ICC Cricket World Cup 2023 – Eng vs Ind – ‘Everyone’s under scrutiny,’ but Matthew Mott determined to ‘restore pride’

Matthew Mott accepts that his position as England’s white-ball coach will come under pressure with his side on the brink of an early World Cup exit, but said he is “fully determined” that he and captain Jos Buttler can turn things around in the future.

Mott was appointed on a four-year contract in May 2022 and Rob Key, England’s managing director of men’s cricket, made clear to him that he would be judged on results at World Cups rather than bilateral series, where England have routinely rested first-choice players.

He oversaw their success at the T20 World Cup in Australia last year, sealing England’s legacy as world champions in both white-ball formats. But after four defeats in their first five group games in India this month, England’s semi-final hopes are merely theoretical and Mott’s role will be scrutinised.

“Jos and I are incredibly aligned and united,” Mott said after England’s latest defeat, an eight-wicket thrashing by Sri Lanka in Bengaluru. “Rob Key has been an amazing support to us [but] when you lose tournaments like this, everyone’s under scrutiny; everyone’s place will be questioned.

“I’m fully determined that we can turn this around. I’ve got great faith in Jos: he’s hurting now and he’ll be feeling like there’s a lot on him. I certainly feel like I could have done things a lot better. But I’ve been in the job 18 months: we’ve won a World Cup and lost a World Cup. I think I’ve shown the capability that I can coach this team.”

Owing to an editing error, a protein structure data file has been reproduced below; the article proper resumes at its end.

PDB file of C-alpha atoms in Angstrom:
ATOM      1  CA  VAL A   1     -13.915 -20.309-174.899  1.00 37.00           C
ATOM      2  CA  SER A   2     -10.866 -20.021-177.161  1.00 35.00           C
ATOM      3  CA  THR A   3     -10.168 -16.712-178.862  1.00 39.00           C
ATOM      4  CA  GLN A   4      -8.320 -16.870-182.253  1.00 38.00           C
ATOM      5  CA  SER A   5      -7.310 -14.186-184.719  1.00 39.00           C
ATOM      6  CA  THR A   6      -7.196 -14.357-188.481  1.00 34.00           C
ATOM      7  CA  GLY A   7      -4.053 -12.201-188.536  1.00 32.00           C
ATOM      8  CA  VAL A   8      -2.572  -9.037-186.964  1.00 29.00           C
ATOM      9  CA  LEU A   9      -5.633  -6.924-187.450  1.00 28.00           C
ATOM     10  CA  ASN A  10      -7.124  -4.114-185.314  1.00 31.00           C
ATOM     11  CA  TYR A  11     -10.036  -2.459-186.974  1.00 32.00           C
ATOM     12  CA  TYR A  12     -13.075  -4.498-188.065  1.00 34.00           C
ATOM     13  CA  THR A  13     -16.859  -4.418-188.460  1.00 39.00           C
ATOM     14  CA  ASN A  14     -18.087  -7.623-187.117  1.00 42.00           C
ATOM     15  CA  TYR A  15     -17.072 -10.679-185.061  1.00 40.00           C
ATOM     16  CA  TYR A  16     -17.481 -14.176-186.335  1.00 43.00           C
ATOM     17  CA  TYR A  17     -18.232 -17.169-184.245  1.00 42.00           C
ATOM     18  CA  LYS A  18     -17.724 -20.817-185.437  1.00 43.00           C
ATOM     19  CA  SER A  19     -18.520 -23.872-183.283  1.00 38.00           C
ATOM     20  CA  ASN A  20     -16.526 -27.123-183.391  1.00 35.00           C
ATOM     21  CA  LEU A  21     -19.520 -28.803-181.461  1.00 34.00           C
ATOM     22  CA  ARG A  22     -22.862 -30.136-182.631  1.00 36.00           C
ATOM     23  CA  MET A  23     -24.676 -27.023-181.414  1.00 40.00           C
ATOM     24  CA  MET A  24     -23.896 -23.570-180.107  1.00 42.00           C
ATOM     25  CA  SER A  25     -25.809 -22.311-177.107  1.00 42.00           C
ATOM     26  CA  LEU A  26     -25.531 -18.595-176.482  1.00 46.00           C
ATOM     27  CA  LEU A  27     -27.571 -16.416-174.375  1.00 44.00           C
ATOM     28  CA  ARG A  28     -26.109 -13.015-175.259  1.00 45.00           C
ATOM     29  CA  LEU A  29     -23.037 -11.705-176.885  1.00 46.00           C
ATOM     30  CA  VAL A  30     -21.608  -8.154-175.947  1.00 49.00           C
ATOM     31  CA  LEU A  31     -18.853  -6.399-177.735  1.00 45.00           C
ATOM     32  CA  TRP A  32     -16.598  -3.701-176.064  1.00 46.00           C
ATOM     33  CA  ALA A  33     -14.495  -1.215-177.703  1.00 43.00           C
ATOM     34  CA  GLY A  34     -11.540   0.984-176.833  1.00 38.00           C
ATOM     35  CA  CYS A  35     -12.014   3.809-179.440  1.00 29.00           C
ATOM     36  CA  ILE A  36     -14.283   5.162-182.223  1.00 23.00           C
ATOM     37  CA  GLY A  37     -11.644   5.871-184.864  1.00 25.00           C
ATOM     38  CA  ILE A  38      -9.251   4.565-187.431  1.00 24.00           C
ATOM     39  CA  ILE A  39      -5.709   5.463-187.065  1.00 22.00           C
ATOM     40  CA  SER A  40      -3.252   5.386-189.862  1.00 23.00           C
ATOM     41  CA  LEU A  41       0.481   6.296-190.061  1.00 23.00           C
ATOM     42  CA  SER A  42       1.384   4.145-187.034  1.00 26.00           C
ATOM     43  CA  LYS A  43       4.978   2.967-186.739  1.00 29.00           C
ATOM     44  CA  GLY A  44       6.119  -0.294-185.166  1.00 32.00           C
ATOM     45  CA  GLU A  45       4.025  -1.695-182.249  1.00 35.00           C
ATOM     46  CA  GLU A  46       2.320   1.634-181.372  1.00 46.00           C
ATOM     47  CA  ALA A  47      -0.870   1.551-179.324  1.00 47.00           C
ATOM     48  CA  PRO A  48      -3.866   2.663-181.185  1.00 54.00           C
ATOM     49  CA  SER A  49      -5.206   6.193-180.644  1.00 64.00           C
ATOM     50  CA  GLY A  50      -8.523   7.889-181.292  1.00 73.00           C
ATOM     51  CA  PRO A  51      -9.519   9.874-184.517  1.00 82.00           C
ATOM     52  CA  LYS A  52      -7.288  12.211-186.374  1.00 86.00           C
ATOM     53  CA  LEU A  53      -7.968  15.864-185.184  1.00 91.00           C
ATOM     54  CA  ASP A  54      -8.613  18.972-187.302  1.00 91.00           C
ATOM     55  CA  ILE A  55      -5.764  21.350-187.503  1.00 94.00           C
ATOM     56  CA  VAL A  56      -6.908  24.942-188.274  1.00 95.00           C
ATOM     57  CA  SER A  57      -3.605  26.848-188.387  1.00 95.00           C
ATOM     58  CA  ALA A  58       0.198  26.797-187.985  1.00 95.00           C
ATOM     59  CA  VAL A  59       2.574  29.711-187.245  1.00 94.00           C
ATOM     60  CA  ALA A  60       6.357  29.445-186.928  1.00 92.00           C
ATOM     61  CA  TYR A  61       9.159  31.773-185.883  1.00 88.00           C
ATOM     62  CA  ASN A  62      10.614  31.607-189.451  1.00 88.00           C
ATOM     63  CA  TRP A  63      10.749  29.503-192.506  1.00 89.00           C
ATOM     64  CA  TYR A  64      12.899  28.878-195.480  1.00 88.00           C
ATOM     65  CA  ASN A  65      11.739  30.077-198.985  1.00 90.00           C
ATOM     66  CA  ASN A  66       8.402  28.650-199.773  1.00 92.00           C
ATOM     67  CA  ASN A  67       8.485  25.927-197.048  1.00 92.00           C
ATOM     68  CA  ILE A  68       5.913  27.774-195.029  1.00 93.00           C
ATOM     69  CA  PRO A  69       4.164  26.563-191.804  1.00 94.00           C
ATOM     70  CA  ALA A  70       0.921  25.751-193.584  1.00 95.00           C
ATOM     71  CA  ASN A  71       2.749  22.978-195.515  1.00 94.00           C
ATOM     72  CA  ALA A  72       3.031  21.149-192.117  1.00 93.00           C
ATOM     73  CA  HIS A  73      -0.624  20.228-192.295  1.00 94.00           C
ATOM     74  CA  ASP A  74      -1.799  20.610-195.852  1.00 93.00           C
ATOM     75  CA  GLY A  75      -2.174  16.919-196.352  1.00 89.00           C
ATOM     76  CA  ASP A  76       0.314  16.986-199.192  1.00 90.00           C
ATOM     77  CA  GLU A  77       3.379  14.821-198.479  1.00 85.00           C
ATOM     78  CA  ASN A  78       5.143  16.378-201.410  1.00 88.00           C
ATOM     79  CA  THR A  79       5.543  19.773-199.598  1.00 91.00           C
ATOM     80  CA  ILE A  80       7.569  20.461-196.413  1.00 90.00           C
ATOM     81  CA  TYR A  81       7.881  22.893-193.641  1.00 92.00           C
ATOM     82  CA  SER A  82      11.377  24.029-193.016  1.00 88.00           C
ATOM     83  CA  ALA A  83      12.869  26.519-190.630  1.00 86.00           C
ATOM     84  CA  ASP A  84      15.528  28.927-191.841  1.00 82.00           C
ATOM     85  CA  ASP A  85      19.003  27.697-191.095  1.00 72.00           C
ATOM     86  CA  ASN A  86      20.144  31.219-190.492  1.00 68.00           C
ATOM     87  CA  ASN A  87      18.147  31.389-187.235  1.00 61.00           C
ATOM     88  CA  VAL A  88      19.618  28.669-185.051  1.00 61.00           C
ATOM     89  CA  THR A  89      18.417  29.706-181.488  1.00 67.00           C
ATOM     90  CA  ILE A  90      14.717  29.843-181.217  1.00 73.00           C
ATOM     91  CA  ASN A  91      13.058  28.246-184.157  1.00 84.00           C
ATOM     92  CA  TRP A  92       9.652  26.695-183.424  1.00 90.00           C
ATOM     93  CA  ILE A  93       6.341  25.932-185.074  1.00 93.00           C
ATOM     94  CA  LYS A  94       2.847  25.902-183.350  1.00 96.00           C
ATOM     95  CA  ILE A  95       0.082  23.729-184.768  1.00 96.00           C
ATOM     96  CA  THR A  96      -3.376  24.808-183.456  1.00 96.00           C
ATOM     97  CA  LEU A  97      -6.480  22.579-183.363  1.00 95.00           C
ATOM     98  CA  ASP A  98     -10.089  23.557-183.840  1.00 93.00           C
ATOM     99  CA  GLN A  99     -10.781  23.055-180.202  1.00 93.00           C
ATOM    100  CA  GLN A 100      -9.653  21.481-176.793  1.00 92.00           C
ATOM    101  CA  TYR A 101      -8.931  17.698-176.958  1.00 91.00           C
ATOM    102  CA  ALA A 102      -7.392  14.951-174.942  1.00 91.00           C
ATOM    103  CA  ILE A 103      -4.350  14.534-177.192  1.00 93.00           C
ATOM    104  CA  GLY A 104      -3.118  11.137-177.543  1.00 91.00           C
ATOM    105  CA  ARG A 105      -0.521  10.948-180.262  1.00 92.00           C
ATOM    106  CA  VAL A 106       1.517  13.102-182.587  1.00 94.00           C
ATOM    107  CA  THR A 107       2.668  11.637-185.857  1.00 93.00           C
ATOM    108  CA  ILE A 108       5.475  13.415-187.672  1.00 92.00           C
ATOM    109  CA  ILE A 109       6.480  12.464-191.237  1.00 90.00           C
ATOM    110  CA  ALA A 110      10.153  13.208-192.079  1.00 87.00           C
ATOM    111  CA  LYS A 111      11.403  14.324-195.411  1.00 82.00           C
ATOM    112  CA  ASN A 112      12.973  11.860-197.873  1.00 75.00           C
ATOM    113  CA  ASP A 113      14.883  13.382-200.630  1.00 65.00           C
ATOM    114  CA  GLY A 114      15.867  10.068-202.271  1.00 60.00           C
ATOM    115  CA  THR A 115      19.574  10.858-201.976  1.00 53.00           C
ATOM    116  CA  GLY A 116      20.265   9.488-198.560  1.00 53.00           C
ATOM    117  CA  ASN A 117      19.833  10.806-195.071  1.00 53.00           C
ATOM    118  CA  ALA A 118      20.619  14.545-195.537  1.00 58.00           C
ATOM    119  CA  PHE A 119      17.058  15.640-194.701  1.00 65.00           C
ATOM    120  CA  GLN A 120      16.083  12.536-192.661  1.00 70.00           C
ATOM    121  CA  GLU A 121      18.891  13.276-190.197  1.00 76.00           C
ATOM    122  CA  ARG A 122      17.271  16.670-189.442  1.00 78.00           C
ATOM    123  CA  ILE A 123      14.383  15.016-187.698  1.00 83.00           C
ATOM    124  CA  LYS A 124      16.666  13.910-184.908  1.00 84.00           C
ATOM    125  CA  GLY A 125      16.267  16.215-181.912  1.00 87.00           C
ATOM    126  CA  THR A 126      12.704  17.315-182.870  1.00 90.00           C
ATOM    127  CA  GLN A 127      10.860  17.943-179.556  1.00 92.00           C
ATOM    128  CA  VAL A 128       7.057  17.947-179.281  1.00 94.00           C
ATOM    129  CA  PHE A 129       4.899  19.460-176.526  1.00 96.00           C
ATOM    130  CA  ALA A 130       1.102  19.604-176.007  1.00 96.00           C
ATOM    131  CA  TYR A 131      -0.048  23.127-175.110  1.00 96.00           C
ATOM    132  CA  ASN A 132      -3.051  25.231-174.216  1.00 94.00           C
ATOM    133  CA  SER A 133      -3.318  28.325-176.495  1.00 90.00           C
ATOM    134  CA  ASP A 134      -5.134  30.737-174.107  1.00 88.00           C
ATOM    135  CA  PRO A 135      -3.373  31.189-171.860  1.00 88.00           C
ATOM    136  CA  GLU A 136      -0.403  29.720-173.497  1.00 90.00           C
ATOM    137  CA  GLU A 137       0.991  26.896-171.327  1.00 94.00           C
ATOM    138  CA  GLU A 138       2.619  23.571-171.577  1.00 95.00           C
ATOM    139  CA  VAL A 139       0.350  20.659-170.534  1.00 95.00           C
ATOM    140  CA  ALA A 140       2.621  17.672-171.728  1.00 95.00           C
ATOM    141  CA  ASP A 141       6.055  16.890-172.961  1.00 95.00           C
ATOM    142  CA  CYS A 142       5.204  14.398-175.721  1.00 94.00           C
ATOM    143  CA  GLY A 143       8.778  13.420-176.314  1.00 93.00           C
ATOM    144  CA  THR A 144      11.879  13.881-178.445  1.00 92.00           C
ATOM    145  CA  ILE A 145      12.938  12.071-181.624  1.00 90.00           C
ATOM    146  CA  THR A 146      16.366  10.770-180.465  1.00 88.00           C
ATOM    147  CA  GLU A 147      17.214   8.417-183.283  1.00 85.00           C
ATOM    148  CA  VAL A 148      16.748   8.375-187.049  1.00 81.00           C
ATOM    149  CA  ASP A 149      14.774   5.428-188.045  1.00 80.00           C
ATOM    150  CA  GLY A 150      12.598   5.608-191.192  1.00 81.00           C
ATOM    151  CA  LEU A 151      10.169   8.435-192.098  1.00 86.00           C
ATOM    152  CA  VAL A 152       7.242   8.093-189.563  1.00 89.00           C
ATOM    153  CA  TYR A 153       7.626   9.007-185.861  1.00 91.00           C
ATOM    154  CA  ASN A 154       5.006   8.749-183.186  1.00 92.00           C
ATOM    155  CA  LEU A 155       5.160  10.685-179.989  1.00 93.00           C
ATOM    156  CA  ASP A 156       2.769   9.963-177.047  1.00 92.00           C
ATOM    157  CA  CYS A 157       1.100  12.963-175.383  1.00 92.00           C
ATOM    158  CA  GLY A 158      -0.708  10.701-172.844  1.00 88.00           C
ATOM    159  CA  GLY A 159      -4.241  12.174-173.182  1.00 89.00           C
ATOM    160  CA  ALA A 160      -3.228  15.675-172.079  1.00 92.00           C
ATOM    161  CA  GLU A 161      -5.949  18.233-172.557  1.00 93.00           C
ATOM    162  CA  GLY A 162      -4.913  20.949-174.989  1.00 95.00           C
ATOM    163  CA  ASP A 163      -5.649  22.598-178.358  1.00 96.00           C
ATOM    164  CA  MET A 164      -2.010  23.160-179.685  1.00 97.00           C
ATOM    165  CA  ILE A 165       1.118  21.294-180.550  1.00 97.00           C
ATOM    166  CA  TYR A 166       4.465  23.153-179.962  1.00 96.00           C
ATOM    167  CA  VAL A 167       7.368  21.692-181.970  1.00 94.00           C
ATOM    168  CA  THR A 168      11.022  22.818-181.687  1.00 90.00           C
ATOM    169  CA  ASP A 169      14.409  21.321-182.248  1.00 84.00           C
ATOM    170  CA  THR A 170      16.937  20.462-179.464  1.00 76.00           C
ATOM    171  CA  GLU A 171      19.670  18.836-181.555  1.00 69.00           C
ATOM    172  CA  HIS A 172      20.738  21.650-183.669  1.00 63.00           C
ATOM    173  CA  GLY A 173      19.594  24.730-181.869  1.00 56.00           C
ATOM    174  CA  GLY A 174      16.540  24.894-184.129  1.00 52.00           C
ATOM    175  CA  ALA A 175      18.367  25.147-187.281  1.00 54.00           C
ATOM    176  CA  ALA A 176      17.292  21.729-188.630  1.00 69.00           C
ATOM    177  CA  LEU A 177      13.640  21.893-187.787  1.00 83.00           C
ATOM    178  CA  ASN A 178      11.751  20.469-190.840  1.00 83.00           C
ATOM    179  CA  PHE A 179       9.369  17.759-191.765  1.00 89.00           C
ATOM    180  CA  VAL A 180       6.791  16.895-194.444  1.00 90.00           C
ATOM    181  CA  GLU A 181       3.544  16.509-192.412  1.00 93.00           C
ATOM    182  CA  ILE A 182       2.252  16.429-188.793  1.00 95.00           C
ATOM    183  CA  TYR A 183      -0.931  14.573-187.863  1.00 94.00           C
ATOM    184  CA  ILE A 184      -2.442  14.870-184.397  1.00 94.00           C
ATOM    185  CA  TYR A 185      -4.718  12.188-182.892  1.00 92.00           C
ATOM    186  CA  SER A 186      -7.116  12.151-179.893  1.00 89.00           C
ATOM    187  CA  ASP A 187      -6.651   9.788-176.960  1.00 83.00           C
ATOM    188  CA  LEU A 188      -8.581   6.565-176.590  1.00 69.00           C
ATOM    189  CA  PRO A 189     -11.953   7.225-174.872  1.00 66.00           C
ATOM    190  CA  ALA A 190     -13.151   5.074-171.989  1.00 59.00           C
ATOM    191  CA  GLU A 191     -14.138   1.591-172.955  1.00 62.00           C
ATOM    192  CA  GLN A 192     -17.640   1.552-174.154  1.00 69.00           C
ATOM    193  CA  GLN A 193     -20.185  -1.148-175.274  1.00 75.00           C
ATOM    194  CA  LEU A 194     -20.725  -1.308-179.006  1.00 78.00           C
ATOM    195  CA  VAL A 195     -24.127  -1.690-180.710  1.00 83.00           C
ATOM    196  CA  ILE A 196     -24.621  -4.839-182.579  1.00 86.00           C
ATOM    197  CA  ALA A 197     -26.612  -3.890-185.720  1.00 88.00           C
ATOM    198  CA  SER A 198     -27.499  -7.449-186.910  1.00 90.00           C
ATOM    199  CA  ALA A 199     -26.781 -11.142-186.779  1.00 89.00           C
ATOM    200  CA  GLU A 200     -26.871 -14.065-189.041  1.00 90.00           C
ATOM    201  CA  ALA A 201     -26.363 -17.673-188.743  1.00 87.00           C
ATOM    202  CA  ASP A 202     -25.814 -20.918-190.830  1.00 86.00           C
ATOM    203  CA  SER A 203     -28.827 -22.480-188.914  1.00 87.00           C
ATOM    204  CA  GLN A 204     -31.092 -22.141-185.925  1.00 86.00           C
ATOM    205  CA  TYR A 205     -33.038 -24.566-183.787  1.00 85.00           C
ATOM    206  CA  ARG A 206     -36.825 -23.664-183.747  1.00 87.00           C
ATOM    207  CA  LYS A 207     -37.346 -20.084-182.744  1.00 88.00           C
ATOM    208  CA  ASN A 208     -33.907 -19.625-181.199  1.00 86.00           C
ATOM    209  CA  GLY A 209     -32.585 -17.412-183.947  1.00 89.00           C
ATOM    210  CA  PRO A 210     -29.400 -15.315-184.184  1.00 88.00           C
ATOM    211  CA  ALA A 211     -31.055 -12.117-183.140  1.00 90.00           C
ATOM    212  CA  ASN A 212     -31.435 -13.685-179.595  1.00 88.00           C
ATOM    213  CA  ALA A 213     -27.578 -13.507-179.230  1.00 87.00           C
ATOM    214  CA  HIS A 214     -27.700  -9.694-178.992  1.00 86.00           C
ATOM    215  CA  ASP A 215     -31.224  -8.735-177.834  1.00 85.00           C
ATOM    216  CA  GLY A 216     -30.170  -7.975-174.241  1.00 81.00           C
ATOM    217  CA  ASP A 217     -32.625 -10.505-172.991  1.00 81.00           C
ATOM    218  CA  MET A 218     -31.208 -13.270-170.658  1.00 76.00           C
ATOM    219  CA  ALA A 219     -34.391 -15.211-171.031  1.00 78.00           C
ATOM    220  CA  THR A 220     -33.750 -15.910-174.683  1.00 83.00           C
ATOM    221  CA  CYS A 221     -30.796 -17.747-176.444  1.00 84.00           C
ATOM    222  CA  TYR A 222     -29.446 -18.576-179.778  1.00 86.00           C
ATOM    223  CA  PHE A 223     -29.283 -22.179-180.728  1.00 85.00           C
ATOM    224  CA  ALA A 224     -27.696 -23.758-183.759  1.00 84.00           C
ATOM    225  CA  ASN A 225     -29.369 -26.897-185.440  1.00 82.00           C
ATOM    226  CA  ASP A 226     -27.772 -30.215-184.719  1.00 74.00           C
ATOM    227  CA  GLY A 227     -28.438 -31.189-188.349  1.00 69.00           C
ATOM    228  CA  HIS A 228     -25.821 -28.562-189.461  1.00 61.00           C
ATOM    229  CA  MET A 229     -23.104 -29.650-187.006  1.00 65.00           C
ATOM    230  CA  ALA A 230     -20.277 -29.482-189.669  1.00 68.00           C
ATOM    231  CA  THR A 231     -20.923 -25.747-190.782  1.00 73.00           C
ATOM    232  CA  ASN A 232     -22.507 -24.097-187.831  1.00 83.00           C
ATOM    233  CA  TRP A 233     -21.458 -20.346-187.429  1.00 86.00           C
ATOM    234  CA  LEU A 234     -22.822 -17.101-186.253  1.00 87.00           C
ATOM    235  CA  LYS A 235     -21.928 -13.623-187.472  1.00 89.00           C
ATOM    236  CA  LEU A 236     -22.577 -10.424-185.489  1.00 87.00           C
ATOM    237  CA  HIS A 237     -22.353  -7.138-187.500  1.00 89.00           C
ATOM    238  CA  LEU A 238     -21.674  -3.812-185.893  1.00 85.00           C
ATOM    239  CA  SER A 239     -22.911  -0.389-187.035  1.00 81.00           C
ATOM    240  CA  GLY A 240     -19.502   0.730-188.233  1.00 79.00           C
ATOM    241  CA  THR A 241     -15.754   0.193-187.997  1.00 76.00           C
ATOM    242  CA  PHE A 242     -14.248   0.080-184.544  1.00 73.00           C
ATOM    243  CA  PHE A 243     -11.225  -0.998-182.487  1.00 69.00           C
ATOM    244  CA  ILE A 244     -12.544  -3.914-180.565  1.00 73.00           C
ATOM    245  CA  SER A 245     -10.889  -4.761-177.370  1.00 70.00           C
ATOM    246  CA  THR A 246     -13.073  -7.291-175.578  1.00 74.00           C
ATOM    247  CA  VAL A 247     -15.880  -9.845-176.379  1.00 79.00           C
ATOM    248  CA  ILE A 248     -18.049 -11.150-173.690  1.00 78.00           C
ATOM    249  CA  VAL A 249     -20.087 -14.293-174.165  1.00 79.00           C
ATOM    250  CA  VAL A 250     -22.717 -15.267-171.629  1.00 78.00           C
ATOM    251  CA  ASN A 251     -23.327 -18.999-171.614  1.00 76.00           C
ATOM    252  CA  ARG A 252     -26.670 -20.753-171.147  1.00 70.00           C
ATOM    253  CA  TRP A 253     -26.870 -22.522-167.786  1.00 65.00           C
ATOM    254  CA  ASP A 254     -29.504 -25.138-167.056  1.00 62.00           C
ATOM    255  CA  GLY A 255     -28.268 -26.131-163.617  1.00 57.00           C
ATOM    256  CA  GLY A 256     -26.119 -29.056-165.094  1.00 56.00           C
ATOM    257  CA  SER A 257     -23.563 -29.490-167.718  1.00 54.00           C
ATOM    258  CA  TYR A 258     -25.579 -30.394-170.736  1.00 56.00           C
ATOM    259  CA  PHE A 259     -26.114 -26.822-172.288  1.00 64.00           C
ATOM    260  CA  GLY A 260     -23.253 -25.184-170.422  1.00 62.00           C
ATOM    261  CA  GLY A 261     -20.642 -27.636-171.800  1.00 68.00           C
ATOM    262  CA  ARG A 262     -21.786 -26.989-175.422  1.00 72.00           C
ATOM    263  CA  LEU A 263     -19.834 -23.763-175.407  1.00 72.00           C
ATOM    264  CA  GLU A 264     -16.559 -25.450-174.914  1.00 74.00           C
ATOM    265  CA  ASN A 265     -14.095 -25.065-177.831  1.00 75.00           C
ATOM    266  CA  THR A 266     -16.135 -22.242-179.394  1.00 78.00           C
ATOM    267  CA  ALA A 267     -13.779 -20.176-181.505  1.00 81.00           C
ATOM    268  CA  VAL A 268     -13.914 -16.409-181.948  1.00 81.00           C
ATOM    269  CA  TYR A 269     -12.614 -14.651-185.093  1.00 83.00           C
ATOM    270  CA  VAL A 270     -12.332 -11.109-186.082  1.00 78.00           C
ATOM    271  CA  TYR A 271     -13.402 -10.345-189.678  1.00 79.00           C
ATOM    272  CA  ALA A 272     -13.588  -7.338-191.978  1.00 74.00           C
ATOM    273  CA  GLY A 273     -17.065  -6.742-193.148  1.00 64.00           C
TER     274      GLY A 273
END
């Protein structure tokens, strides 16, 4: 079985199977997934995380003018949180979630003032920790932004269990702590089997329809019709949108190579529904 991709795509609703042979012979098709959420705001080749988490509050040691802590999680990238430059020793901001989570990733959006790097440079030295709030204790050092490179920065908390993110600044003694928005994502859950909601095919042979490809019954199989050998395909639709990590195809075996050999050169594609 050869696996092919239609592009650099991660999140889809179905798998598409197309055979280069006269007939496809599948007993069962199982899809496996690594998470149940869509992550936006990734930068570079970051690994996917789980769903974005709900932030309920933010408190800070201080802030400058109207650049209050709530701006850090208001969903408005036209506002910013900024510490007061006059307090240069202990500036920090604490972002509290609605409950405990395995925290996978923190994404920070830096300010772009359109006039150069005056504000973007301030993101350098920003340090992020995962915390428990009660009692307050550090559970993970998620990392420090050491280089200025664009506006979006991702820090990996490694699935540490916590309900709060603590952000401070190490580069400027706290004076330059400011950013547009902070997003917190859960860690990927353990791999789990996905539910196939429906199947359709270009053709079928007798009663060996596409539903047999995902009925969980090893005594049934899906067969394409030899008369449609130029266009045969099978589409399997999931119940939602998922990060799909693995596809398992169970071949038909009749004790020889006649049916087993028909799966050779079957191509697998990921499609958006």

Buttler said on Thursday night that he retains “a lot of confidence and belief in myself as a leader” despite England’s results, but conceded that his future lies in the hands of the ECB. “If you’re asking if I should still be captaining the team, that’s a question for the guys above me,” he said.

Mott is used to coaching at World Cups with high expectations after seven years with Australia’s women. Under his leadership, they won one 50-over World Cup and two T20 World Cups – though were also shocked by West Indies in the 2016 T20 final, and India in the 2017 50-over semi-finals.

“I think, having experiences from the past where I’ve had tournaments like this, I’ve shown an ability to be able to turn things around,” Mott said. “So that’ll have to happen pretty quickly. But yeah, what will be, will be.”

England travelled to Lucknow on Friday ahead of their next fixture against India on Sunday, for which they are massive underdogs. “[They] are probably raging favourites at the moment,” Mott said. “That’s an opportunity to restore some pride and confidence in the group, and every opportunity we get to play together is vital now to try and find our mojo again.”

After picking a side comprising 11 players aged 30 or over for the first time in their ODI history against Sri Lanka, England will consider making changes again on Sunday. All four of the squad members who did not feature on Thursday – Gus Atkinson, Harry Brook, Brydon Carse and Sam Curran – are aged between 24 and 28.

Mott did not commit to using young players for the rest of the World Cup, despite widespread expectations that England will overhaul their ODI set-up after this tournament. They still have four group matches to play, with fixtures against Australia, Netherlands and Pakistan after Sunday’s clash with India.

“We’ll just try and keep picking our best side for the conditions – as we’ve tried to do all the way throughout,” Mott said. “What we need to get our heads around is restoring pride… that is our first priority at the moment: to make sure we come out and give India a good scrap, and hopefully perform a lot better than we have.”

Brook was left out in favour of Liam Livingstone against Sri Lanka, but is England’s third-highest run-scorer of the tournament and one of only four batters to reach 50 in an innings. Asked specifically about his omission, Mott said: “Harry Brook is going to be a world-class player in all three formats.

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